Driving 25,000 miles the world over in a Citroën 2CV
Tuktoyaktuk, Northwest Territories – Hundreds of miles north of the Arctic Circle, in the dead of winter, travellers are few but well-prepared. They drive heavy trucks, laden with supplies and cold-weather gear. You might see some peripatetic Germans in a Unimog, or perhaps a Ford SuperDuty with a camper on the back. A bright-red French car with a face like a happy snail gives you pause.
Finding a 1985 Citroën 2CV in the Arctic is like happening upon a beret-wearing polar walking upright with a bundle of baguettes. It’s as absurd as a Magritte painting, and gets even weirder when you see the Chinese script on the side. And the Union Jack. Is that a child’s car seat, too?
This is no ordinary French people’s car; it’s been the Luo family’s home for two years. Having left the United Kingdom in April of 2017, it has driven down through Croatia, up to the Baltics, through Finland, Slovakia, Russia, Mongolia, China, then shipped to the U.S. and driven up through Canada, over to Alaska, and back through the Northwest Territories and into the Arctic. At time of writing, it is somewhere in Utah, headed inland and then southwards on the way down towards Argentina.
Chang Luo, his wife Jie Ding, and little Yuding (aged four) are sturdy and experienced roadtrippers. While living in China, Chang and Jie drove their Citroën C5 from Shanghai to Tibet and back, a 10,000-mile experience he describes as “not very long.” He is an engineer by trade, later moving to the UK to work for Delphi and working specifically on the design of electronic control modules in automotive applications.
“The 2CV doesn’t really have any electronic components,” he points out, “I don’t know if it’s like taking a break from work, I just find it really charming. I bought it in December of 2014, and we used it as a daily driver in the UK.”
Produced for a staggering 42 years, not counting the early prototypes, the 2CV is both enduring and endearing. There is genius in its simplicity, delightful weirdness, and it is immediately recognizable. Rather famously, it was built to ferry four people and 110 pounds of farm goods to market, while being capable of crossing a plowed field at a decent clip while carrying a basket of eggs—without breaking any.
Counting the fourgonnette delivery vans, some five million 2CVs were produced in total. Add in the mechanically similar Ami, Dyane, Acadiane, and Mehari, and you’ve got nearly nine million of these French oddballs roaming the planet.
No vehicle more emblematic of France. The prototype TPVs were successfully hidden from the invading German army in WWII, and three were forgotten in a barn until 1994. 2CVs appeared in film and popular culture, from Tintin to James Bond. One showed up in a Douglas Adams novel, where it was referred to as “the alleged car.”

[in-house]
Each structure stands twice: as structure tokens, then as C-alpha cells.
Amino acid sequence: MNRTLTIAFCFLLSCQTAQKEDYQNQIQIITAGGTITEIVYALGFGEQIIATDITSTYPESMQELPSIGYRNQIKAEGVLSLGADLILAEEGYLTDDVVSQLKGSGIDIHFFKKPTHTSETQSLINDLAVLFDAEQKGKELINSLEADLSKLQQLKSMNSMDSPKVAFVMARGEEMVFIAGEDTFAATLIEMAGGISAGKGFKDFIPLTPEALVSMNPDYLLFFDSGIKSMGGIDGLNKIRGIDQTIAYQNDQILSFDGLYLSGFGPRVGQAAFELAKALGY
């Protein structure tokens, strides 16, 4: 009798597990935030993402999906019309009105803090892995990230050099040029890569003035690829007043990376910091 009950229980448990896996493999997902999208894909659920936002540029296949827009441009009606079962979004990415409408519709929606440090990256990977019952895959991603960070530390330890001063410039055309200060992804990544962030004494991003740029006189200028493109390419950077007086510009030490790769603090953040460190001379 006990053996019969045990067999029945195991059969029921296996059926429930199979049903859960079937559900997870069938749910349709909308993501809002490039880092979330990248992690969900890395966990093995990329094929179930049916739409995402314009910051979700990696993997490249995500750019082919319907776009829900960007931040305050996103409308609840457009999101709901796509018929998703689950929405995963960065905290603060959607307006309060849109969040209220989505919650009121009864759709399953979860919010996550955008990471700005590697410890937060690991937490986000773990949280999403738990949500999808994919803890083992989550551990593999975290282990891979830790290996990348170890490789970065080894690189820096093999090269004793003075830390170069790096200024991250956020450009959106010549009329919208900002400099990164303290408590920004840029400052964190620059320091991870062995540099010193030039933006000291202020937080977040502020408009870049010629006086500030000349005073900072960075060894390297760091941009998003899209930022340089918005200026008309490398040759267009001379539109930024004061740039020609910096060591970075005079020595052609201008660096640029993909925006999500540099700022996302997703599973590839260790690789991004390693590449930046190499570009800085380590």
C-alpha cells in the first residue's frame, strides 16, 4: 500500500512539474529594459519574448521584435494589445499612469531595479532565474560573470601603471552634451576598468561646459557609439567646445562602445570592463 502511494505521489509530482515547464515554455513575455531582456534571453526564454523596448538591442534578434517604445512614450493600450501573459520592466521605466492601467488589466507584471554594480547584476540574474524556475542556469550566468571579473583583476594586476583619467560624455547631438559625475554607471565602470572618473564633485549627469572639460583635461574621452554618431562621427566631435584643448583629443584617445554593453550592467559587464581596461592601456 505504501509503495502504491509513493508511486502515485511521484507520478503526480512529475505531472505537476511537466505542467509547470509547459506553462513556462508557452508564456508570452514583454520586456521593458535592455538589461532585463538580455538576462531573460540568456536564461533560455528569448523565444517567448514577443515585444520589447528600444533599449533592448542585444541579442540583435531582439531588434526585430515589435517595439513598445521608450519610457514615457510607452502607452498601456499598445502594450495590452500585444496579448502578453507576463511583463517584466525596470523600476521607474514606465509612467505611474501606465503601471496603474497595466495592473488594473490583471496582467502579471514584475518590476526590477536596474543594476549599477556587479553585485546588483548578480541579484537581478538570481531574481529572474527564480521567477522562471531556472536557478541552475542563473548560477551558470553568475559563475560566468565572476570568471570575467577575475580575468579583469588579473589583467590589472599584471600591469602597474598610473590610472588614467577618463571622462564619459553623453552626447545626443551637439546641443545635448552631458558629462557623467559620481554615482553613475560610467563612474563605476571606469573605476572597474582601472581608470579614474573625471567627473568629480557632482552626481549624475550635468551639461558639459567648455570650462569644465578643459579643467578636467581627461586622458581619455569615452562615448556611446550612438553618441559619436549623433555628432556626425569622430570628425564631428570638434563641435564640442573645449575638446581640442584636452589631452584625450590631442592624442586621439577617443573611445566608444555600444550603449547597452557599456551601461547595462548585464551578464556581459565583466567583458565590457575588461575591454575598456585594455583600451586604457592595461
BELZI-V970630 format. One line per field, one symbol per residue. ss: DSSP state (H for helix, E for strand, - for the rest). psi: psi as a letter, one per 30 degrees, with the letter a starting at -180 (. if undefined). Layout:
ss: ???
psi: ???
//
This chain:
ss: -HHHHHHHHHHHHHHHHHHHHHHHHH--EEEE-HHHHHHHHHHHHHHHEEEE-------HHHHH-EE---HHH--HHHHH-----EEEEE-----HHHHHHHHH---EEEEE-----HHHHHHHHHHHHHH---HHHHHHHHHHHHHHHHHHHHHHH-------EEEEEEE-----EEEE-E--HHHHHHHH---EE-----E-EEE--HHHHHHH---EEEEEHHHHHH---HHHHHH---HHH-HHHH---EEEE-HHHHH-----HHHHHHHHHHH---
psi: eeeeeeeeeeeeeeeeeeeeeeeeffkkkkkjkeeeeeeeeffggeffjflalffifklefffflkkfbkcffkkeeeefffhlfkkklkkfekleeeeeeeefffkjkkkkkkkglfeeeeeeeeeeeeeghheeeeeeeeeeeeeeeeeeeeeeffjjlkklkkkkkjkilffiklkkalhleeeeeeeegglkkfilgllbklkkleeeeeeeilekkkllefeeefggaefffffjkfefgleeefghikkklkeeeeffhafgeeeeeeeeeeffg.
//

The 2CV has a following nearly everywhere. Chang expresses his surprise at finding Citroën clubs in the farthest-flung corners of the world, and his gratitude at how welcoming they all are.
“The fans were a major part of the trip,” he says, “I would say the highlight. They hosted us, everywhere from Eastern Europe, Russia, and now in Seattle,” he says. “I was also surprised how many ordinary people know the 2CV, even though Citroen hasn’t been in North America since 1974. Everywhere we went, even in the arctic, people would come up and say, ‘Deux chevaux! Deux chevaux! Can I take a picture with your car?’”
After arriving in North America, the Luo family realized that the Mackenzie ferry crossing (gateway to the Dempster Highway and thus the Arctic) wouldn’t be open in November. Undeterred, they travelled up anyway, and spent a week or so traipsing around Alaska and the rest of the region. The little 2CV shrugged off the elements, its cookie-cutter tires biting deep into the snow. The family didn’t even need an auxiliary heater.
Chang further reports that his 2CV has been near-flawless for the 25,000 miles conquered so far. A side-of-the-road plastic fan blade replacement and a box bracket repair in Mongolia are so far the only fixes necessary.
As they travel, Jie Ding has been blogging about their experience for Chinese websites and forums. The work goes towards raising funds to educate disabled children in rural China. By the end of their two years, they hope to have covered some 50,000 miles.
“I don’t think I will stop there,” Chang says, when asked about his future plans. When he returns to the UK, it’ll be back to work at the office, but the wanderlust remains.
“Perhaps next,” he says slowly, “We can can go and discover Africa.”